The accident happened at exactly a quarter before ten o'clock. Mr. Carey was standing on the south end of the tramway on which stone is hauled across the creek for use on the masonry at the south end of the Main street stone bridge, the contract for building which his firm has, and the work on which he has superintended. The tramway broke, a section of it with a car on which was a stone weighing two or three tons, going down, and taking Mr. Carey with it. He sank at once, and did not rise, from which fact it is believed that his body is pinned down near where it sank by the stone, which fell with him.
Mr. Carey had gone down to the bridge a little before the accident occurred, and meeting Mr. Hallock, of Hallock brothers, who have a subcontract on the bridge, he asked his opinion about the safety of the tramway. They discussed the matter for a little while, standing on the north wing wall of the stone bridge. The creek was much swollen by the heavy rain of the night, and was running out like the Niagara rapids. The drift and debris carried down by the turbulent stream struck the trestling under the tramway and shook the structure so as to make it seem in great danger. Captain Hallock said he had warned the men to be careful about going on the tramway, and the conversation ended. Mr. Carey walked out on the track, and crossed the creek on it to the south end, where there was a car such as is used to convey the stone. He stood beside it, watching the water and the men at work. Mr. Pete Healy, time-keeper on the work, was also on the tramway, not far from where Mr. Carey stood.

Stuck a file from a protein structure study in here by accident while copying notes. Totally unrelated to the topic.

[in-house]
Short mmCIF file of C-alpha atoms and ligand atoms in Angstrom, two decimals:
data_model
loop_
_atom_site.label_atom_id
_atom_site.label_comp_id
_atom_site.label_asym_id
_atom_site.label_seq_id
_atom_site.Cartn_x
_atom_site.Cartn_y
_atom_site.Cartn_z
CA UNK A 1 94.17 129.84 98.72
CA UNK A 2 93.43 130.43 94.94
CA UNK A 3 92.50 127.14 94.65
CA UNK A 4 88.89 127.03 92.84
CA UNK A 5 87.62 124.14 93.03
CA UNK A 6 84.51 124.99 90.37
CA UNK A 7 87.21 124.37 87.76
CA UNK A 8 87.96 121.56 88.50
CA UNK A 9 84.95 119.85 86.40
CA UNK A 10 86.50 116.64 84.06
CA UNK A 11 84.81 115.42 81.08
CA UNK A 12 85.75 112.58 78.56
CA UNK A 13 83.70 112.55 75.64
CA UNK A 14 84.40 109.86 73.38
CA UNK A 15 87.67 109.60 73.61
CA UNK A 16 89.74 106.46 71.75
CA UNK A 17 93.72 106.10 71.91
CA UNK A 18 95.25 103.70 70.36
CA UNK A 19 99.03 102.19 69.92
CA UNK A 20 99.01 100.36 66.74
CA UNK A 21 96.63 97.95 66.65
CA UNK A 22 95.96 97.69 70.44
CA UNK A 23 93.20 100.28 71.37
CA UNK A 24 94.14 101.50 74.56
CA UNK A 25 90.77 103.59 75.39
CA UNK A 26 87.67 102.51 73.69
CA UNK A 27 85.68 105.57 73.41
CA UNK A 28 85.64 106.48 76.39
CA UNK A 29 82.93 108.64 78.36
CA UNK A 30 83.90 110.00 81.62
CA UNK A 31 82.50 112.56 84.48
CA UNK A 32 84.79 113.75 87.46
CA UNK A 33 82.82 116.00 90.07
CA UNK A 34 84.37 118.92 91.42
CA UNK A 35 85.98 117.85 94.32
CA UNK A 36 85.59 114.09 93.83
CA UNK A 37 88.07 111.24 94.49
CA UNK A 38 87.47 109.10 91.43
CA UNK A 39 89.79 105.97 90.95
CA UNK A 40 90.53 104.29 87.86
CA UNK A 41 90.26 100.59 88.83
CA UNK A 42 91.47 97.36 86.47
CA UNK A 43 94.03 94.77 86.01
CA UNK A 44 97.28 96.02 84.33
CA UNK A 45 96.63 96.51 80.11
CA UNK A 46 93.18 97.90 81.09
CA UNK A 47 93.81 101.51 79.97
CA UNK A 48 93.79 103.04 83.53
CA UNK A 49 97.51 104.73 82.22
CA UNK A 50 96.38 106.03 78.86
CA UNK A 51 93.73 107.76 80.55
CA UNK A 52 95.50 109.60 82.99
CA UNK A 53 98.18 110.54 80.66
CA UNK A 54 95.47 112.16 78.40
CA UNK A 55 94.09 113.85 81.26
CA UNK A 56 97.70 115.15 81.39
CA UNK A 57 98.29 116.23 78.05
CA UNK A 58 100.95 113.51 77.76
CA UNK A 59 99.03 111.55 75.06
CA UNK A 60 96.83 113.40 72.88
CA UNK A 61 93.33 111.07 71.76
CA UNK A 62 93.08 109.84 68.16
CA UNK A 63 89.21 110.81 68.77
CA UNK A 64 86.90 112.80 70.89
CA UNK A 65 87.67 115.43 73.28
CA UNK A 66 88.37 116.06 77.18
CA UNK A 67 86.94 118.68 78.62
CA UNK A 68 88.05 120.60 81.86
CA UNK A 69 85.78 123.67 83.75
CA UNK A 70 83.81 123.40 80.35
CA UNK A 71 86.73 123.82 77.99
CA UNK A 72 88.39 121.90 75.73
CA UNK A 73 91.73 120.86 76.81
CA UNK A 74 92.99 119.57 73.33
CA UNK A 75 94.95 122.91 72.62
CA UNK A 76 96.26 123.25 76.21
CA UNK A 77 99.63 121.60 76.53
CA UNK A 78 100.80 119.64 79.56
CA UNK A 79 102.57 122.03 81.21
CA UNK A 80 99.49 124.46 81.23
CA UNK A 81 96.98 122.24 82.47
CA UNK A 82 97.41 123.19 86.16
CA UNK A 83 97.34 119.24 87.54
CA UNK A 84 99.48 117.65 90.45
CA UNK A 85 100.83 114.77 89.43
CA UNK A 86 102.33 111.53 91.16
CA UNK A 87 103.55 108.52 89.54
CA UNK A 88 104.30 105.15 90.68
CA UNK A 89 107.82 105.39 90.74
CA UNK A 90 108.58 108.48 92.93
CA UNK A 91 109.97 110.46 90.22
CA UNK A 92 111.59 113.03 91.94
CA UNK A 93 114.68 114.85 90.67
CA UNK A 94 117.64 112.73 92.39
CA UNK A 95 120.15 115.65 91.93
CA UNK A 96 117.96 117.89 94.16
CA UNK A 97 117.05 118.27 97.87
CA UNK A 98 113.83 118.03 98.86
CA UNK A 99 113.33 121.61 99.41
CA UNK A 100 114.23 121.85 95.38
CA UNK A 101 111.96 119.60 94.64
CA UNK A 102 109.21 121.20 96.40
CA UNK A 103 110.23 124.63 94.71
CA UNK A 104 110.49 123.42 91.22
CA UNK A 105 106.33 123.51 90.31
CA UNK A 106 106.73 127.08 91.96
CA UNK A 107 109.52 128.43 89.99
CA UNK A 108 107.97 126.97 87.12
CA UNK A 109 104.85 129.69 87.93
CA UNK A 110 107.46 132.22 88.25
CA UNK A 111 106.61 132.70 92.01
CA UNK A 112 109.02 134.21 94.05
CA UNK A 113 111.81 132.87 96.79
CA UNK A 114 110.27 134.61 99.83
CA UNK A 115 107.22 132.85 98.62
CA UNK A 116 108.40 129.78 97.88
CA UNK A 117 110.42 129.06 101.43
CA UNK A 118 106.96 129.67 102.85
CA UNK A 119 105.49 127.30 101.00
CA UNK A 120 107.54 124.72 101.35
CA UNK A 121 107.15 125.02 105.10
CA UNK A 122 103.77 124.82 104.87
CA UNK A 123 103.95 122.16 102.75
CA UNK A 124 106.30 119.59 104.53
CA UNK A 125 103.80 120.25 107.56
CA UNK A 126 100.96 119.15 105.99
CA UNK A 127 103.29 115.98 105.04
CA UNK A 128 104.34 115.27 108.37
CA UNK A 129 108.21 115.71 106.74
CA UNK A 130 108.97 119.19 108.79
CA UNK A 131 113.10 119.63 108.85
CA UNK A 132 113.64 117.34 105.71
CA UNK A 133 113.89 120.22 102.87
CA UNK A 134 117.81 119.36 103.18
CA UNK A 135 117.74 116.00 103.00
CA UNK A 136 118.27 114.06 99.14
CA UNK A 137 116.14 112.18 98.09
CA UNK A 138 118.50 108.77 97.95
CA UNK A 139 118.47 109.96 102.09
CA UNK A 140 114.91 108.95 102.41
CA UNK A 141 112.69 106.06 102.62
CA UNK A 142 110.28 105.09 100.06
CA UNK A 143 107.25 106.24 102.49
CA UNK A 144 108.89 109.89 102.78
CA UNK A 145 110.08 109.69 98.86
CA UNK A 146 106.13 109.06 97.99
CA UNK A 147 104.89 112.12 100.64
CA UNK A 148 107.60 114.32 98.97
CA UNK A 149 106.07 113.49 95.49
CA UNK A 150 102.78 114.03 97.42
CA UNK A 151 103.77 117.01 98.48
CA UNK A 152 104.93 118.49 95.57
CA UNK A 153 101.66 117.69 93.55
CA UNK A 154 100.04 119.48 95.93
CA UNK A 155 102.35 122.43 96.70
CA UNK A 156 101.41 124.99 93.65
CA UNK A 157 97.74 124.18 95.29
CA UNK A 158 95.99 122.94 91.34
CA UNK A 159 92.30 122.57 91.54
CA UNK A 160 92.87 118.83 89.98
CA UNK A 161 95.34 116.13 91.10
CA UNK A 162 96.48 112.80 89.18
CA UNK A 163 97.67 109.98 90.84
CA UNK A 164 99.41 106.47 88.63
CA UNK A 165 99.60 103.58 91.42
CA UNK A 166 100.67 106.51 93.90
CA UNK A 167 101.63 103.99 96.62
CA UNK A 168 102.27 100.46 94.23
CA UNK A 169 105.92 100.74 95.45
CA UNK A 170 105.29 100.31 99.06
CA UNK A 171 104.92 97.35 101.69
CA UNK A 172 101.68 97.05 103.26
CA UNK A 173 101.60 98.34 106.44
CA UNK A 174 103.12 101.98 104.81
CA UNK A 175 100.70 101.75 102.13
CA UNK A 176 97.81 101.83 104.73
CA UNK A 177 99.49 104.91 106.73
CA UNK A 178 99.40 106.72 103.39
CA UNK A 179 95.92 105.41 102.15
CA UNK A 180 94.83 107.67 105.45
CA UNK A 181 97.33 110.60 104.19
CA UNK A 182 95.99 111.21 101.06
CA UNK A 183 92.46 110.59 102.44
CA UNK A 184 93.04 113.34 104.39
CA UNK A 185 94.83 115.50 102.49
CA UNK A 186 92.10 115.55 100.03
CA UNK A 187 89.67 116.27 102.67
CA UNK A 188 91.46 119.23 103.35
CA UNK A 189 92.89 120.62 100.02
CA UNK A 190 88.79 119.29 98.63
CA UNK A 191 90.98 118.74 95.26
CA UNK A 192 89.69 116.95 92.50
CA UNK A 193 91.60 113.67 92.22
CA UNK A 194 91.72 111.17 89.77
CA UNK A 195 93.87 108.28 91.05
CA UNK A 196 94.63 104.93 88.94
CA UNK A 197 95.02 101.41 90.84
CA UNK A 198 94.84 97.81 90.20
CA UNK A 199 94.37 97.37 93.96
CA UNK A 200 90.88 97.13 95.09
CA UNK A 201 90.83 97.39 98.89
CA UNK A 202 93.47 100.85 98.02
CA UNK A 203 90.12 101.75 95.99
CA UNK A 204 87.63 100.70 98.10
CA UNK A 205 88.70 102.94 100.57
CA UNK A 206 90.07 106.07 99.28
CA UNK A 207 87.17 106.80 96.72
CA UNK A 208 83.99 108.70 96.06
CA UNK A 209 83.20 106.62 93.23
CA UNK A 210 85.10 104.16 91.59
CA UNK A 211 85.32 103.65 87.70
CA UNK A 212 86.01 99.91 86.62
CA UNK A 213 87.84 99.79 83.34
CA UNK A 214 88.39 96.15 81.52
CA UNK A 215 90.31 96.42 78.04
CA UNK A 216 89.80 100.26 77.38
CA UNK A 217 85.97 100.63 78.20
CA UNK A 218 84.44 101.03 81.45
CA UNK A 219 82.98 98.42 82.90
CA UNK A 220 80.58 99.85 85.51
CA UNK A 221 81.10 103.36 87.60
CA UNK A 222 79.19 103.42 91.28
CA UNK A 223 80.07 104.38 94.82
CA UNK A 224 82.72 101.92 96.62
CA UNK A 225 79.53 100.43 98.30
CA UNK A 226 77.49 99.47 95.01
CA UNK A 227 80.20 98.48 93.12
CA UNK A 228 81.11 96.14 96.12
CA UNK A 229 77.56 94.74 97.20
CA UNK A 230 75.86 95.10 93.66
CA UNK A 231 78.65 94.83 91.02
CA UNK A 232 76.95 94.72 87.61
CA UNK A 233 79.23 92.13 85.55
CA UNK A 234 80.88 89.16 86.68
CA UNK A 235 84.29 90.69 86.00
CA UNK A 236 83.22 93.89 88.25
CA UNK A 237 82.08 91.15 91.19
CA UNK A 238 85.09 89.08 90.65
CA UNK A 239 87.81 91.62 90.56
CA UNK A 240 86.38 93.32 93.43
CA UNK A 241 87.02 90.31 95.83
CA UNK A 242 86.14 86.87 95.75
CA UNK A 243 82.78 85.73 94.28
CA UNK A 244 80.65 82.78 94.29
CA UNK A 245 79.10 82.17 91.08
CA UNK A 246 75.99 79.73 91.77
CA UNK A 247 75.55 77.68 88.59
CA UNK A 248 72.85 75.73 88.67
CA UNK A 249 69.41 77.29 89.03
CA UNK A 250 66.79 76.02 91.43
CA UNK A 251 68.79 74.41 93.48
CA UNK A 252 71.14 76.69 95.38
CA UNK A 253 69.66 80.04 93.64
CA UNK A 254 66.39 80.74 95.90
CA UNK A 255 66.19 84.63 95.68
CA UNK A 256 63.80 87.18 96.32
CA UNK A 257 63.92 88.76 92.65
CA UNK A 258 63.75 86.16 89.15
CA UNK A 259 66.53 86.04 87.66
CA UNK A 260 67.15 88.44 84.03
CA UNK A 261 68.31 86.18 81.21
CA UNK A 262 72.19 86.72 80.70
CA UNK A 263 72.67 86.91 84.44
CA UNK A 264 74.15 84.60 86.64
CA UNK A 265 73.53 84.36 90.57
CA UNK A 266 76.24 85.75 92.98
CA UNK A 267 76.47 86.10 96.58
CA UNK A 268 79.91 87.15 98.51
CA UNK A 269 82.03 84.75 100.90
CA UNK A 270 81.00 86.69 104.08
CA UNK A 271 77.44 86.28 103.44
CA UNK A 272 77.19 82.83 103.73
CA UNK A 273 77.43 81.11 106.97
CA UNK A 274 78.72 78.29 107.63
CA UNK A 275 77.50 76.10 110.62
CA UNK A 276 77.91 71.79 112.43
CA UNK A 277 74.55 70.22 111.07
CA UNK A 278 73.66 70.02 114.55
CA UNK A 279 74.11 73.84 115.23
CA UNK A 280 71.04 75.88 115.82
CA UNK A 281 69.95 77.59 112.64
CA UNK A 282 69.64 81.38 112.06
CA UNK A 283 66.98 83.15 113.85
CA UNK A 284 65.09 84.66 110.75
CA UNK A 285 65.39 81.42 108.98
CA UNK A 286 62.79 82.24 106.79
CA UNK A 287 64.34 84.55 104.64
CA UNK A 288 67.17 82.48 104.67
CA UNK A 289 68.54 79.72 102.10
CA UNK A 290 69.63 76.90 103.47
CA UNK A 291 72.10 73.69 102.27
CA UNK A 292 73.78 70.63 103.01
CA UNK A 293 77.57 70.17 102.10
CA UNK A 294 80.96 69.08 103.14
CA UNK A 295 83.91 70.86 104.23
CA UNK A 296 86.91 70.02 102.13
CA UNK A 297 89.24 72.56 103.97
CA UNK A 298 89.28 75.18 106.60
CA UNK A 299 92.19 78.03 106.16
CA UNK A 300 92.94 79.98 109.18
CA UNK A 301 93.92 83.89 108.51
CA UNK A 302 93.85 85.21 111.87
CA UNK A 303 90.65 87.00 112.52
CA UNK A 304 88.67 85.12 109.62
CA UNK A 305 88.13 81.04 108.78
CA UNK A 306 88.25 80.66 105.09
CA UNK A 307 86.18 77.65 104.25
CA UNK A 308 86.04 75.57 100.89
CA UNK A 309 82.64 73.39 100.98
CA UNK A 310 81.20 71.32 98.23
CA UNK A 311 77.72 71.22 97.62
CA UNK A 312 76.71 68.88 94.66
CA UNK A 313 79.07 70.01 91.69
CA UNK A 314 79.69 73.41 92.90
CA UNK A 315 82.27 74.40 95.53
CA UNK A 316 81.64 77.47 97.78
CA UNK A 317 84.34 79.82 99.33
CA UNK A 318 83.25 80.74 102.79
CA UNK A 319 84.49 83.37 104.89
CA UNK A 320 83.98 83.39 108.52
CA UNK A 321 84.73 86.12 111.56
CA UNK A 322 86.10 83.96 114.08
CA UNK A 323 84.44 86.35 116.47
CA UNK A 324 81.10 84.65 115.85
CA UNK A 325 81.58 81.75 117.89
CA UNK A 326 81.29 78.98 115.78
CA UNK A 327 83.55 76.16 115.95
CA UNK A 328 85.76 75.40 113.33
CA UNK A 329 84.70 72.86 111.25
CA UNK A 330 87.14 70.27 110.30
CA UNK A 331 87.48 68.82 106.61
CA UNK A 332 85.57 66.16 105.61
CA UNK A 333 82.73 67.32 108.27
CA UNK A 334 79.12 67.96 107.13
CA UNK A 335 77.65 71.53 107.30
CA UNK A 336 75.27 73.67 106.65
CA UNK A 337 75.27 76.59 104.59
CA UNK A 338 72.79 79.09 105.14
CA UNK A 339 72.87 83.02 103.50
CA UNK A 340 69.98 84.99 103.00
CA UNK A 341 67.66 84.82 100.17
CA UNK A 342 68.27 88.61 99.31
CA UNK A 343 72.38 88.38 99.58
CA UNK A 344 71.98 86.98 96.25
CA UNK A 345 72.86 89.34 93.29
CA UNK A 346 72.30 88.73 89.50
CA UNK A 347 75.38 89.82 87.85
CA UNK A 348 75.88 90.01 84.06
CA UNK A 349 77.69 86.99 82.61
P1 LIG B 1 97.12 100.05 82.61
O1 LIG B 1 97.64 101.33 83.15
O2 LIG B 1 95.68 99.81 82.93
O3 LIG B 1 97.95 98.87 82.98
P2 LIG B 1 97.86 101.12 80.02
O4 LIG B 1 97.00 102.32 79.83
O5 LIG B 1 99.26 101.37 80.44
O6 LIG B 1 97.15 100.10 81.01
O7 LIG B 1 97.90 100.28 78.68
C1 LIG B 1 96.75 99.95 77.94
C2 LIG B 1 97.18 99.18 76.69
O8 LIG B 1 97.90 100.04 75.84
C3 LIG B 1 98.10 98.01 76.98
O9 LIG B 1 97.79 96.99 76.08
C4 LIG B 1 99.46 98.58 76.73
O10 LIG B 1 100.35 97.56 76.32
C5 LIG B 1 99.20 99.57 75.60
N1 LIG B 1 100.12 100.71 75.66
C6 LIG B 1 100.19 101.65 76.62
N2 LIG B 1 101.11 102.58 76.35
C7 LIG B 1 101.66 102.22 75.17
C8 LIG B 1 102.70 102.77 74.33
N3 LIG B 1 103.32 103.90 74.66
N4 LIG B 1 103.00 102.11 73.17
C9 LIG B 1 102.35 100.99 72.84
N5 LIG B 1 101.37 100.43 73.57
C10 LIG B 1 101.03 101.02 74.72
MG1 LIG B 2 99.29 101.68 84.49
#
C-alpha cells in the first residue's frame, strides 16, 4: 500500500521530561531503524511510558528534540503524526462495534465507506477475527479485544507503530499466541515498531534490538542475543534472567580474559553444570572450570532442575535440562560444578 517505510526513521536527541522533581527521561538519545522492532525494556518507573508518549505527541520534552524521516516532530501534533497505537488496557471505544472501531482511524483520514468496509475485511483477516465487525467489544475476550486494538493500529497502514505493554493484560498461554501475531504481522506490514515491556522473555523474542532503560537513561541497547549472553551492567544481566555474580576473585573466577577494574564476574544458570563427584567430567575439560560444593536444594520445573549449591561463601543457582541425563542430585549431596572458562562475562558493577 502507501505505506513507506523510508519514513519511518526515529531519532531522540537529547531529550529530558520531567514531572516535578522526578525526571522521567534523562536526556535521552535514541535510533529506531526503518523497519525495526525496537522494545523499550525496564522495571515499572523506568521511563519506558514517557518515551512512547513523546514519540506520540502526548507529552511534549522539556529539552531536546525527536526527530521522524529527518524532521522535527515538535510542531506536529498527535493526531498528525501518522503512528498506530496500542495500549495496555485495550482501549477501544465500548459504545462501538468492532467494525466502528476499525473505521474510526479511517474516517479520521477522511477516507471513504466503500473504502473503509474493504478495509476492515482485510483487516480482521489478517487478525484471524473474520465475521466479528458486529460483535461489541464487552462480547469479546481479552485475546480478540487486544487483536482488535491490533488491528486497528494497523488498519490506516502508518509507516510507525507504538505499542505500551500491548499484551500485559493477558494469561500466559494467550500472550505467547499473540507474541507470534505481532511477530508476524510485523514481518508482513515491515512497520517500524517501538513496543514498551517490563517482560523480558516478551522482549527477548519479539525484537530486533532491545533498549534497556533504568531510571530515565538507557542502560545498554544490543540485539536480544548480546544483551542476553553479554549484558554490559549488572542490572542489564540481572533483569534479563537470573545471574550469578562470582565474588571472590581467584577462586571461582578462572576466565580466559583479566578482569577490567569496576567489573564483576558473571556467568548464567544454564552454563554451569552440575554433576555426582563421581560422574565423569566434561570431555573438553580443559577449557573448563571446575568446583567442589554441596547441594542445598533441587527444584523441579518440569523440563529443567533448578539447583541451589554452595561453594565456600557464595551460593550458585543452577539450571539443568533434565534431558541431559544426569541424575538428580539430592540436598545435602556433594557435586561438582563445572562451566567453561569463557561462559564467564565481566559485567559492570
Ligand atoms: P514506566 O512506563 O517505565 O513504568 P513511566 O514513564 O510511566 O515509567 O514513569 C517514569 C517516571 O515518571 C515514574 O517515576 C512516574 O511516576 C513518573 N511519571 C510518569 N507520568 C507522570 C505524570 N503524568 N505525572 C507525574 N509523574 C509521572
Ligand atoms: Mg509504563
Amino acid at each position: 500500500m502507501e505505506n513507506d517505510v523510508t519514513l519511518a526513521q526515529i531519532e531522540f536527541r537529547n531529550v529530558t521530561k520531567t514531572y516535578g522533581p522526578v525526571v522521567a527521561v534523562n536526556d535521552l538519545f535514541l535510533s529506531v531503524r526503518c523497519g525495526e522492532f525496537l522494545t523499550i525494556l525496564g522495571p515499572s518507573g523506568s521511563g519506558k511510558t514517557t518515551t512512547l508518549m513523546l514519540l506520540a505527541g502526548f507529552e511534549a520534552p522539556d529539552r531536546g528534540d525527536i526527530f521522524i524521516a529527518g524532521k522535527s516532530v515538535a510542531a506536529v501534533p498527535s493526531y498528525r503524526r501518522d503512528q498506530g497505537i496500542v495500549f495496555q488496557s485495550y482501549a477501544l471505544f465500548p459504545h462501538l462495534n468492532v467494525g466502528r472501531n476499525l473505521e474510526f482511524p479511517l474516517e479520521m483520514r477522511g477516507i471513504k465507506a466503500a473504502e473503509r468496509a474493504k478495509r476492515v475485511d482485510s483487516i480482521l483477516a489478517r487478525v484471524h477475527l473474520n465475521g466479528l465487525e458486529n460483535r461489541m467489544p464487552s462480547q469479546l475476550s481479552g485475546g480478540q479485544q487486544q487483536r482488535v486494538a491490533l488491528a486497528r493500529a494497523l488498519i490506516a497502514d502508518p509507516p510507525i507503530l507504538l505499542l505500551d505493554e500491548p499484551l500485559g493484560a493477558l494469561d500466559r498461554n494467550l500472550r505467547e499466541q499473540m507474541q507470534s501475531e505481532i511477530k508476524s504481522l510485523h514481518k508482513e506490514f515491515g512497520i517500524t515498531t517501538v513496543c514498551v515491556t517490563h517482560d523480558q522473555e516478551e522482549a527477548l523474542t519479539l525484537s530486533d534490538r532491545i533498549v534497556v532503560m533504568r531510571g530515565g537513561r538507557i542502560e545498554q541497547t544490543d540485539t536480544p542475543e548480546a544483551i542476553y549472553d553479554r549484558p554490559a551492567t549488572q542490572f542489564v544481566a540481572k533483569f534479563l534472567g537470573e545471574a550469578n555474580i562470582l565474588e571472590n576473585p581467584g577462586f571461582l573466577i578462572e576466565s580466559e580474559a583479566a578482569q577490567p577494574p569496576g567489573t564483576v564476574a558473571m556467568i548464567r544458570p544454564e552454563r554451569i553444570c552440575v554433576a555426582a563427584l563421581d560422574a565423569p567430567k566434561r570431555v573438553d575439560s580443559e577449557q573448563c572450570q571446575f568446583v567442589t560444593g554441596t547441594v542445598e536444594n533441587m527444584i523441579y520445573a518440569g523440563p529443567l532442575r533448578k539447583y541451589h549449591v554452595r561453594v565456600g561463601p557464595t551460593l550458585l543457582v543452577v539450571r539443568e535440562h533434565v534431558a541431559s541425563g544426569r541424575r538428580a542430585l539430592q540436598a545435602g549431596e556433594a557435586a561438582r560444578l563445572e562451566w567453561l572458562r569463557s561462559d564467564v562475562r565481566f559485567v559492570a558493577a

Suddenly, without any warning sound, the timbers below gave way and a section of the bridge fell, the planks on top parting with the weight on them, The car and the stone on it, the trestle and all fell into the rushing water, with a loud splash and crash. Mr. Carey fell with it and sank beneath the surface. Those who were near watched anxiously for his reappearance in the water, but he was not again seen after the yellow creek closed over him.
Thomas Connors, who is employed on the bridge, saw the accident, and had presence of mind to shout to Mr. Carey, "For God's sake, Mr. Carey, catch hold or something."